My most interesting failures, #2: The pre-ipad
Somewhere in 2000 or 2001, while working for MontaVista, I got ahold of a webpad design
built around Transmeta's intel clone chip. By 2001, I had it booting from (32MB!) of flash, and running Linux, Xwindows, Mozilla and an mp3 player in 64MB(!) of ram. It had a virtual keyboard using a hack from the Xtest library. It had wifi - I used it to stream internet radio all the time, in loving memory of the Kerbango Radio. It was easy to hold in your hand and on your lap - it had a much softer edge and was lighter than the ipad, as best as I remember.
It was cool
. Oh there were flaws: The battery lasted about two hours. It also cost - retail - over 1500 dollars. It was slow. It didn't have bluetooth. The onscreen keyboard was a bitch to type on. It found a limited market in the medical field, but nobody I talked to could see the potential I saw in it, if only it could do more stuff, wirelessly, and had more memory, both flash and ram. Back then 32MB of flash cost serious
I showed it to everyone I could find - My bosses - Sony - Nokia - NEC - Apple - Mozilla - and it went nowhere. All people could see was a slow, and very expensive laptop without a keyboard, even though I would plug in (and velcro) a logitec wireless keyboard on the back. It sat by my bedside, velcroed to the wall, for a year, before I had to give it back.
Later on we starting seeing stuff like the smart door for meeting rooms, and dynamic picture frames, but they were very specialized applications that used less general purpose hardware.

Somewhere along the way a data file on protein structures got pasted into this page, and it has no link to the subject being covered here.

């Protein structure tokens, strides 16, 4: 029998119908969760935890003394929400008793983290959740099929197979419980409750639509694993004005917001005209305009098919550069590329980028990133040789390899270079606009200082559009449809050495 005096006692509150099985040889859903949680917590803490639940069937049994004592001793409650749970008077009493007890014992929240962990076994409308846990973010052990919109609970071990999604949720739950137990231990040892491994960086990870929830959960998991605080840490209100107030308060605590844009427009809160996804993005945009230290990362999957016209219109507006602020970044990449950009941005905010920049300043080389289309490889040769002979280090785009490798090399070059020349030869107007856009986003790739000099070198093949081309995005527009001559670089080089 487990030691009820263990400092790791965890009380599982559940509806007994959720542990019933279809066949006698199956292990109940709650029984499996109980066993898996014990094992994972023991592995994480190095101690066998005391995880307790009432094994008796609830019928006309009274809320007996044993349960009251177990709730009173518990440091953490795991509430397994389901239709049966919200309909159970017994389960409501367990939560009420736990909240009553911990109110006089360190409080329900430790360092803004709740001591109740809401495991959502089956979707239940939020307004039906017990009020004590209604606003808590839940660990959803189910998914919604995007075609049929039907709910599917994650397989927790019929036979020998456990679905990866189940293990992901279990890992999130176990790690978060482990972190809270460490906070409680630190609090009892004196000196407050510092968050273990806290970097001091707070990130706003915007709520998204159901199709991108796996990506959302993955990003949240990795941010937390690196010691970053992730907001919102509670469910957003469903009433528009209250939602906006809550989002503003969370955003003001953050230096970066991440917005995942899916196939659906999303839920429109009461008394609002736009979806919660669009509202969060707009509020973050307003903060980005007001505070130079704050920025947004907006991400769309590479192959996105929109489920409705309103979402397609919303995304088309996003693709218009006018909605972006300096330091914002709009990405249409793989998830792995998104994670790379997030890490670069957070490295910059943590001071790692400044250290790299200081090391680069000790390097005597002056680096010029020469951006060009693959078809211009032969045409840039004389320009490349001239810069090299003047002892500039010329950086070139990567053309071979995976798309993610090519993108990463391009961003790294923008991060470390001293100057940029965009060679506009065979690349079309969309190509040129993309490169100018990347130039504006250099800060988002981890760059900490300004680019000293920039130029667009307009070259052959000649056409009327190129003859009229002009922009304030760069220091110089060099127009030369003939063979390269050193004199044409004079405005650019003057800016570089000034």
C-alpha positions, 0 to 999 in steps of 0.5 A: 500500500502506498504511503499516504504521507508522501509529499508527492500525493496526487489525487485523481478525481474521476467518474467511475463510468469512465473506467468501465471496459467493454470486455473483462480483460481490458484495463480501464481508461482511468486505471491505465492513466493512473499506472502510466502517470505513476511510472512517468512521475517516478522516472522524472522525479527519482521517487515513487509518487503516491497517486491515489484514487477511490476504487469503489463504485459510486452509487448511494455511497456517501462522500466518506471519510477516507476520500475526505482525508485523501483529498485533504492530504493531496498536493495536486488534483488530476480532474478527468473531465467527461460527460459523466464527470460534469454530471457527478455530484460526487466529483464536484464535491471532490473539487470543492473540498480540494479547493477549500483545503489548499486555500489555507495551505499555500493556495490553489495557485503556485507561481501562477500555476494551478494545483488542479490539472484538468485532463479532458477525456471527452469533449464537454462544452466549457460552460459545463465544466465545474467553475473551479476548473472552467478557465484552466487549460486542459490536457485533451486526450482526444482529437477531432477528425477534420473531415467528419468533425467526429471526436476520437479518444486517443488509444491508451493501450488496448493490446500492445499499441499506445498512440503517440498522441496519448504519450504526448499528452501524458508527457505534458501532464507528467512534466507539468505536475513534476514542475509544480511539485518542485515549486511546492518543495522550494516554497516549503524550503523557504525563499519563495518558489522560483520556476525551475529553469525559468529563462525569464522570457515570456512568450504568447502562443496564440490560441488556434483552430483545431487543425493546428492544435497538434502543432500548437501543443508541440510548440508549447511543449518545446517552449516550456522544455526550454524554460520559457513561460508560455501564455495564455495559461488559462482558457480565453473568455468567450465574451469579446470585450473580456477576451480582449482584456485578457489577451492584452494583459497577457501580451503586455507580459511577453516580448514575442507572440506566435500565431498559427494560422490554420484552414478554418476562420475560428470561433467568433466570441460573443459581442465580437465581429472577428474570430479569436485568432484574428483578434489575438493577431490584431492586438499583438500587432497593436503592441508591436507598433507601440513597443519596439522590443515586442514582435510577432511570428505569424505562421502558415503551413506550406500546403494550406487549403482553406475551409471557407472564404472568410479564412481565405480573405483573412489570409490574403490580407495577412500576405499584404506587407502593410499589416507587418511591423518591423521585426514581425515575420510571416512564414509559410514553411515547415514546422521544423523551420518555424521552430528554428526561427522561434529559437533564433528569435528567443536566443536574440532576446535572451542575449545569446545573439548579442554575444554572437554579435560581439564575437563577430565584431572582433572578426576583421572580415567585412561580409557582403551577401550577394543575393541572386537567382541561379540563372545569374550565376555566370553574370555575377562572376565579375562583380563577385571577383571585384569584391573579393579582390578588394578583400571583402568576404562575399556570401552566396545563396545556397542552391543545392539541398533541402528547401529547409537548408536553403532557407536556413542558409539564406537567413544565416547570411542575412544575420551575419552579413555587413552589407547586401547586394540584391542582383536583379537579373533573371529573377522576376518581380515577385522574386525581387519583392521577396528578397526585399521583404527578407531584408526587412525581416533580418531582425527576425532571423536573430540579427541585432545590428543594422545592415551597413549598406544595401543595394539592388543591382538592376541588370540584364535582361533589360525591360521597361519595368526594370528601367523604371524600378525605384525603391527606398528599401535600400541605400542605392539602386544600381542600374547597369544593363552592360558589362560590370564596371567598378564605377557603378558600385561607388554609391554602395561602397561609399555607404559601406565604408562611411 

Recently I waited - with great anticipation, for the crunchpad. I was upset when I heard that they were using intel architecture - the low battery life and size of the chipset were going to hurt them - I could have told them that by using Intel architecture they were barking up the wrong tree, but nobody asked me, and in the end the project disintegrated before shipping due to internal politics. With the right confluence of circumstances they could have beat Apple in many ways.
I finally got a chance to play with the ipad last month. (I know I'm behind the curve on this, but the nearest Apple store is 1200 miles away)
First impression: It needs velcro, and it's heavy. Maybe I could hang one from a rope in the ceiling so I can watch movies comfortably, lying flat on my back
. Second impression:
Slam it hard up against a wall at a good focal distance and I'd use the hell out of it; get some desk space back. Maybe it works with a bluetooth keyboard
. I have one of those around here somewhere. Or maybe someone makes a dinky little usb slave to bluetooth adaptor so I could plug in ANY good keyboard, like the , and make that talk to it. I've googled for that little box - no luck. Sounds like a market segment someone (else) could address... I tried my bluetooth headphones on it, they didn't work worth a damn.
And while so many devices support bluetooth, the technology that logitech uses for their wireless keyboards and mice is much lower power and longer range, and more reliable. Why haven't people licensed that?
But the ipad is cool. I'd get one if I wasn't broke, and the screen was a little larger and it came with velcro. I expect that we'll see a lot of competitors in the next year.
Labels: embedded, failures, ipad, linux, webpad